Thirty years ago, on 23 May 1992, anti-mafia judge Giovanni Falcone and his wife were driving along the motorway linking Palermo airport to the city itself when a bomb, 13 barrels packed with 500 kg of explosives, blew up in a tunnel beneath the road just as Falcone’s car was passing.
The judge, aged 53, his wife Francesca Morvillo, and three police officers, Vito Schifani, Rocco Dicillo and Antonio Montinaro, were all killed in the blast masterminded by a notorious Sicilian mafia boss, Totò Riina.
The bomb itself was triggered by Giovanni Brusca, a mafia hitman known for his brutality.
Falcone had dedicated his life to the battle against the Sicilian mafia. Barely two months after his murder, on 19 July of the same year, his fellow judge and prosecuting magistrate Paolo Borsellino was similarly slain by a car bomb in Palermo, together with five police officers: Agostino Catalano, Walter Cosina, Emanuela Loi, Vincenzo Li Muli and Claudio Traina.
The two judges, both determined to eradicate the power of organised crime in Sicily, had been the driving force behind the historic 1987 anti-mafia trial, in which more than 300 Cosa Nostra members were charged. The two men were placed on the mafia’s hit list in the wake of the momentous trial.
The killings sent shockwaves across Italy and beyond. The horrific murders resulted in a major crackdown against the Sicilian mafia, which in turn led to the 1993 arrest of Riina, who died in jail in 2017.
While many people remember the terrible day vividly, even 30 years later, the parallels between what happened on that motorway that day, and what happened to Malta’s own warrior on organised crime and corruption, Daphne Caruana Galizia, are striking.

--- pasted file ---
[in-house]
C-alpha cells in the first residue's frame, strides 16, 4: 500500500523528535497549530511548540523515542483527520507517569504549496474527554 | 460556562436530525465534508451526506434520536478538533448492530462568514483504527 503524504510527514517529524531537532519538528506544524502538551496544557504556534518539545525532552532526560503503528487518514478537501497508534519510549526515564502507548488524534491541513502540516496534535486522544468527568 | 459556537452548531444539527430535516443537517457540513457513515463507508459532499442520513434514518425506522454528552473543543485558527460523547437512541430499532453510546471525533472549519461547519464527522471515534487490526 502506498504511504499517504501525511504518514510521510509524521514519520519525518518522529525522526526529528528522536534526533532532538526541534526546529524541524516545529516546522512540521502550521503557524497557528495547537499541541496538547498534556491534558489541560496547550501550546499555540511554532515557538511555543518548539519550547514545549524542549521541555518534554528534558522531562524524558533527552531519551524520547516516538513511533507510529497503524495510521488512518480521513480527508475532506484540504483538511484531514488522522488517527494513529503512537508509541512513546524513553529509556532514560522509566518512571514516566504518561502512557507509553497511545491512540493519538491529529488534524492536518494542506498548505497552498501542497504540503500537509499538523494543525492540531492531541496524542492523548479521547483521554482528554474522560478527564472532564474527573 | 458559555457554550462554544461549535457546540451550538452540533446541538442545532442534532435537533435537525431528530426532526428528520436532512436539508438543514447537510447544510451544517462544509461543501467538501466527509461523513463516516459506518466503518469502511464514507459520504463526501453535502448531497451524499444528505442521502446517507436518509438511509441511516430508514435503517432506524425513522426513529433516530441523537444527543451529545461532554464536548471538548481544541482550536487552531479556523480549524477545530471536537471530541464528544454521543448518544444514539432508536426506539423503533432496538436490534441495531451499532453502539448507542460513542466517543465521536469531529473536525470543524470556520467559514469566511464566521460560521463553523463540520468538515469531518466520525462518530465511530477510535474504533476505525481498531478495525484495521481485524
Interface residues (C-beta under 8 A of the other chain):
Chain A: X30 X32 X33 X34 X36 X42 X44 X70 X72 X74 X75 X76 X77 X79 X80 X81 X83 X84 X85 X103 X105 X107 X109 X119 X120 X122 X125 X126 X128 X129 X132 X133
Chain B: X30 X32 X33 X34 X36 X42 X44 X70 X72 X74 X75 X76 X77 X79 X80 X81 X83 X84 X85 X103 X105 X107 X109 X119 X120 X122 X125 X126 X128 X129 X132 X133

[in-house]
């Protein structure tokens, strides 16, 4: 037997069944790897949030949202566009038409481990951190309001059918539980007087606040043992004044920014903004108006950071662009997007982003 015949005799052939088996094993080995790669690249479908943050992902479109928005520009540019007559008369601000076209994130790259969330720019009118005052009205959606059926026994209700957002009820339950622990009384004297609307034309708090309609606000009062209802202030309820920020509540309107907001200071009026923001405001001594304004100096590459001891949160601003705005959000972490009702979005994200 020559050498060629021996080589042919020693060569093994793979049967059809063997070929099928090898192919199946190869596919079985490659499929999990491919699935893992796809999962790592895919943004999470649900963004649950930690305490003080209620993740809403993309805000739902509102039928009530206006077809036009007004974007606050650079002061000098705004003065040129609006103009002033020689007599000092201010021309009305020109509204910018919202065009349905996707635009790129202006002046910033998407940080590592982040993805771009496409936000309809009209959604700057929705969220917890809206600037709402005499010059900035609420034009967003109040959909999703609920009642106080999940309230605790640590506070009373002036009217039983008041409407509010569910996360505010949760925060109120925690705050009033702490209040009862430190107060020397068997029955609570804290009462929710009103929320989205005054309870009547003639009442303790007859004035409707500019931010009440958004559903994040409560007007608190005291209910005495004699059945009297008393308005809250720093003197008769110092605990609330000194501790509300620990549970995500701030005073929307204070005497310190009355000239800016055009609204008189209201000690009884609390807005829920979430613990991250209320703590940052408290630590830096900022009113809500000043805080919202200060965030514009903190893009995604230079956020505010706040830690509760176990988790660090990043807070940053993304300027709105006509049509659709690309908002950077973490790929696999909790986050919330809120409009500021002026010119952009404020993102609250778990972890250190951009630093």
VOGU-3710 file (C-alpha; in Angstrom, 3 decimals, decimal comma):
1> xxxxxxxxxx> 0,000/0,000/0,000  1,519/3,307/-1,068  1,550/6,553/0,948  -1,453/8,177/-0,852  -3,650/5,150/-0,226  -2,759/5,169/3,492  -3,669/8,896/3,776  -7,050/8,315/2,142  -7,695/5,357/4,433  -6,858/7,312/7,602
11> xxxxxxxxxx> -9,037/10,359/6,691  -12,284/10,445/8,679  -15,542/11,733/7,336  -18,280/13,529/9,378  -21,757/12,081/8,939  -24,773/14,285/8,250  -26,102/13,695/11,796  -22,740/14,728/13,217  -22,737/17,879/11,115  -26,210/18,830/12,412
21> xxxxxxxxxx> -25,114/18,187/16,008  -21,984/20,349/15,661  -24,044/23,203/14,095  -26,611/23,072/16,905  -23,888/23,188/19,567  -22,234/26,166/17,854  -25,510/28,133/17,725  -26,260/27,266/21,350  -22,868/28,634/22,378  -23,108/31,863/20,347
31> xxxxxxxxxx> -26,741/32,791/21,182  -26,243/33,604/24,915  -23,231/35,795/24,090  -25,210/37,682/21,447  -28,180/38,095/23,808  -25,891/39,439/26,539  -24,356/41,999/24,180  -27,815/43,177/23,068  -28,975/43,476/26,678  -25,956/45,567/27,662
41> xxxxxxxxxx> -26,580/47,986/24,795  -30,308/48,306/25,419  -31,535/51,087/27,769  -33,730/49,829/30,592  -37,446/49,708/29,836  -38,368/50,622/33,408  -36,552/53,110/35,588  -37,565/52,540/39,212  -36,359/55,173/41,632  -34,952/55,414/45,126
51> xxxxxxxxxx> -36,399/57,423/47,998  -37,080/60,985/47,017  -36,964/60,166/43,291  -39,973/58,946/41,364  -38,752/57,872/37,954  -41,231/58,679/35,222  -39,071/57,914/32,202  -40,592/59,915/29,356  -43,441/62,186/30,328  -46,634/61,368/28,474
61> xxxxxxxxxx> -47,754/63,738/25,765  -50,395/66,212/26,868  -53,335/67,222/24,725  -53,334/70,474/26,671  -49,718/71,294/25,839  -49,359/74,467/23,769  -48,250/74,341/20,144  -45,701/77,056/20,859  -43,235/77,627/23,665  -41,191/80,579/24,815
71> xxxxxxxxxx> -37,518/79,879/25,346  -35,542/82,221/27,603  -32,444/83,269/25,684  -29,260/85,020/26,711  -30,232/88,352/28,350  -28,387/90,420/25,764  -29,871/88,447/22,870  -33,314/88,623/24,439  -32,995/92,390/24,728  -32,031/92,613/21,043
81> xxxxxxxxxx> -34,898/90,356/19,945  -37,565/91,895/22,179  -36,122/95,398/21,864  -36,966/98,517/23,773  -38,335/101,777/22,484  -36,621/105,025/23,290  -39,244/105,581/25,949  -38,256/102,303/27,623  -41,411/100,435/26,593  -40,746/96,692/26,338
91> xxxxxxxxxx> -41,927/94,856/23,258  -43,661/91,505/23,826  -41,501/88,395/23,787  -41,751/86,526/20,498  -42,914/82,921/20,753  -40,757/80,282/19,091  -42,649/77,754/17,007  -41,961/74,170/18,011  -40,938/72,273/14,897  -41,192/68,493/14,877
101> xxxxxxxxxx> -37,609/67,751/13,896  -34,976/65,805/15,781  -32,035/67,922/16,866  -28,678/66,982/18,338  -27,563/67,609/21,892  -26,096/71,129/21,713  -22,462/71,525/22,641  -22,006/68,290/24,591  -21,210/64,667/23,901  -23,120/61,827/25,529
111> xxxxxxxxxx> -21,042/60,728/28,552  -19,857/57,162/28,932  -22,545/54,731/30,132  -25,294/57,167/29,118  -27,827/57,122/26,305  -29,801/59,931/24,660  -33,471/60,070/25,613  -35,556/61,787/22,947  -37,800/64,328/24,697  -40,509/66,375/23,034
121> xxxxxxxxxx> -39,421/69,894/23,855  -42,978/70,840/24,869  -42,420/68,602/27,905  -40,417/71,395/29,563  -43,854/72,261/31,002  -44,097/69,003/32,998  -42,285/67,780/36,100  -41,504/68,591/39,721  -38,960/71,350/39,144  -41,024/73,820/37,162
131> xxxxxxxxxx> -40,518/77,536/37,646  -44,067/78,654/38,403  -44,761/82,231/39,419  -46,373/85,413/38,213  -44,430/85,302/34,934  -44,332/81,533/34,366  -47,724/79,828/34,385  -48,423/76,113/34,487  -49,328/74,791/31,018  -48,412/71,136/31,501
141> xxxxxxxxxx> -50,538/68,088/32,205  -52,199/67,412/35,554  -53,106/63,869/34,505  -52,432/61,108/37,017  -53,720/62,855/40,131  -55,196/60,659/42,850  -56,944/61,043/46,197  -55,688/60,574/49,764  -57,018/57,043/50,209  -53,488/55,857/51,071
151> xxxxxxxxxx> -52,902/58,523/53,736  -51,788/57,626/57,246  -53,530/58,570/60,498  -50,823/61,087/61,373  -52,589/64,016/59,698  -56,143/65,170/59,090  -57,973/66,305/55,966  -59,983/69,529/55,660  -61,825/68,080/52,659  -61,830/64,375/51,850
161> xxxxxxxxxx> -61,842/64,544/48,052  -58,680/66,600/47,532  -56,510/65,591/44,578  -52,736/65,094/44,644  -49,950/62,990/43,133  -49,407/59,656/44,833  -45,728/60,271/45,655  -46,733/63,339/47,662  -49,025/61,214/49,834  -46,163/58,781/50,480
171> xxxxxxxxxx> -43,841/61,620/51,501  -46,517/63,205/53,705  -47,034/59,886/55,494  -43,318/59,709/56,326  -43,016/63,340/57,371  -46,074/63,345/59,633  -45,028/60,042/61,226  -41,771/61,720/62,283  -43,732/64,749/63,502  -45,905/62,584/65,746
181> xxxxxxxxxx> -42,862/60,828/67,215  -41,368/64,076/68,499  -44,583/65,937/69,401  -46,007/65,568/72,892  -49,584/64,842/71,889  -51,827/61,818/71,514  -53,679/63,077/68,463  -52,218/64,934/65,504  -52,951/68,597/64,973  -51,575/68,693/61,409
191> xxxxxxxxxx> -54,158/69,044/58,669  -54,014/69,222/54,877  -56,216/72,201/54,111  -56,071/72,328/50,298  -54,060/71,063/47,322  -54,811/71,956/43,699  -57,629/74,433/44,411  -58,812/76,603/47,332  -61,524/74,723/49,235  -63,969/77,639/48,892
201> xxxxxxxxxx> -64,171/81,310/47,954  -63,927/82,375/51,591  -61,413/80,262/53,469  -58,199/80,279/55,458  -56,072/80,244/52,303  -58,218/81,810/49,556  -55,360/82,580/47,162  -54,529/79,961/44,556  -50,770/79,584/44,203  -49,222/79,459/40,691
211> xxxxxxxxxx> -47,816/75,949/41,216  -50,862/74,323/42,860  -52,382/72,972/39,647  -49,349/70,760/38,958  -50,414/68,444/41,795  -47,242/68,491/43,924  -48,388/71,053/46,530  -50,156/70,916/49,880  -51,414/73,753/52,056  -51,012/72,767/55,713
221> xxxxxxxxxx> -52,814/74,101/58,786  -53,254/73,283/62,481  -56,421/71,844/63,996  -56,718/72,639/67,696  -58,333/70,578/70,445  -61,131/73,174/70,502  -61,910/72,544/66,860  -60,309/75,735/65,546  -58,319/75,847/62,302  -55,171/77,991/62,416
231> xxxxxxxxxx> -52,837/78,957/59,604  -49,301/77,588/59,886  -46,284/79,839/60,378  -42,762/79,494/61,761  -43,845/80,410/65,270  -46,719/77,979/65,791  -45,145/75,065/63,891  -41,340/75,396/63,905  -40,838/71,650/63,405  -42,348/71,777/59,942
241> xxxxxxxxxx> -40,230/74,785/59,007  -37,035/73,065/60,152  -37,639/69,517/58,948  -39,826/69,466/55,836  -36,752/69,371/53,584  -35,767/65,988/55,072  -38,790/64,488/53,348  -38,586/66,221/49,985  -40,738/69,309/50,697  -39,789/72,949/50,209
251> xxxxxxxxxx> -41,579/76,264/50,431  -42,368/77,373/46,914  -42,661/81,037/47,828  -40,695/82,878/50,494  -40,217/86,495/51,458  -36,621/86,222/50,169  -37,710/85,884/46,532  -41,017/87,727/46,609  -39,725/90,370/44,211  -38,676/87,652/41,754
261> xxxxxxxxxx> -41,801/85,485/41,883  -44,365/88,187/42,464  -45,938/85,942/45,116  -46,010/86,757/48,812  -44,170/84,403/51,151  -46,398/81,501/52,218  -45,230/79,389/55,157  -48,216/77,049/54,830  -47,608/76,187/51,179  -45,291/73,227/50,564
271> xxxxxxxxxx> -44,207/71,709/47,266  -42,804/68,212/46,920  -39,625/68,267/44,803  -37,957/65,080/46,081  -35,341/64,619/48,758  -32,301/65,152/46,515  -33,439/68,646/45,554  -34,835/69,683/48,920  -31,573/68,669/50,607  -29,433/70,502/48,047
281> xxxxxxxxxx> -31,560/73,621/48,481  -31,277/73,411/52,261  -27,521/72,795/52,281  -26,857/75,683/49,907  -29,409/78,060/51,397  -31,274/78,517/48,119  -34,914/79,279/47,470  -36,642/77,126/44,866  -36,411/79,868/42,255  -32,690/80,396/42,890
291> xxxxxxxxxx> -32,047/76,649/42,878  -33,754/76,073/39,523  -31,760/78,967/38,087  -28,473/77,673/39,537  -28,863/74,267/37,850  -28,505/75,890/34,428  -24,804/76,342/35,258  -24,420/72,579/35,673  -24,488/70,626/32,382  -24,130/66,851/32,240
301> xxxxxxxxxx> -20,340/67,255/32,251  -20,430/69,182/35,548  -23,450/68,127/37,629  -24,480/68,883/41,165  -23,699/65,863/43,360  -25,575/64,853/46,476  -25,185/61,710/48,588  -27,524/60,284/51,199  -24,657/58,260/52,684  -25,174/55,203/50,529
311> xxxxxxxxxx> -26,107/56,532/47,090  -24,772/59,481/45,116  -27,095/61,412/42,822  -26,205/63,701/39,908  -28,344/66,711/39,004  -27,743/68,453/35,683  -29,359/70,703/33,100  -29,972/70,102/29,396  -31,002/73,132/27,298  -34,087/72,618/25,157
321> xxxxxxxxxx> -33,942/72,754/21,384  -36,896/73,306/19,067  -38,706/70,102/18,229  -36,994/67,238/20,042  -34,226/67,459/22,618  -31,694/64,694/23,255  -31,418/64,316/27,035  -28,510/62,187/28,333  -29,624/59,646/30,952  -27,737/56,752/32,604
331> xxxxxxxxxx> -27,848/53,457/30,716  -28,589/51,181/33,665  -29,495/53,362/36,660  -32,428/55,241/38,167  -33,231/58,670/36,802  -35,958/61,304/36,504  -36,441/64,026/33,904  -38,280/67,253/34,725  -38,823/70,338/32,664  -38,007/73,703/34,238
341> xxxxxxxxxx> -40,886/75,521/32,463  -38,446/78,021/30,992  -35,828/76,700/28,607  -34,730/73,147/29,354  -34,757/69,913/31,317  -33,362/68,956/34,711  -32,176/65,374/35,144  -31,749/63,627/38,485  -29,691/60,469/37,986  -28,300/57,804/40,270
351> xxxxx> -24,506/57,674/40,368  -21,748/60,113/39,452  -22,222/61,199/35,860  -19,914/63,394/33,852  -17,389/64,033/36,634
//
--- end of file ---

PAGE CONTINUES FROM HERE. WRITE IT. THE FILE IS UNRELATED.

Caruana Galizia was assassinated to stop her exposing the web of criminality that had gripped the highest echelons of power in its grasp, that was enabled and facilitated by an entire network of corrupt politicians, government officials and police officers. She worked alone, isolated and mocked by many of her fellow journalists, yet never gave up on her determination to expose the truth about what was happening in Malta.
Italy today commemorates the anniversary of Falcone’s brutal murder, along with his wife and guards. In Palermo, the city where both Falcone and Borsellino were robbed of their lives, there has been a programme of events marking the occasion running over several days, including debates, art exhibitions and demonstrations. Malta’s anti-corruption NGO, Repubblika, was invited to participate in the commemoration, while Repubblika president Robert Aquilina was a speaker at an event discussing Falcone’s main strategy in hunting down his mafia prey: “Follow the money”.
Aquilina referred to Daphne Caruana Galizia’s work, in which her most significant discoveries were made using the same powerful method. He explained that none of the people she had exposed as corrupt, nor the government members and police officers who tried to derail the investigation into her murder, have yet been charged, despite the conclusion of the public inquiry into her killing, which laid the blame squarely at the feet of the government that had fostered a culture of impunity.
Falcone was murdered on this day, 30 years ago, at 17.57. Around Italy, town mayors will hold a minute’s silence at the exact moment of the bombing. Three decades have passed, but the legacy of courage and righteousness Falcone and Borsellino left remains as powerful today as it was then.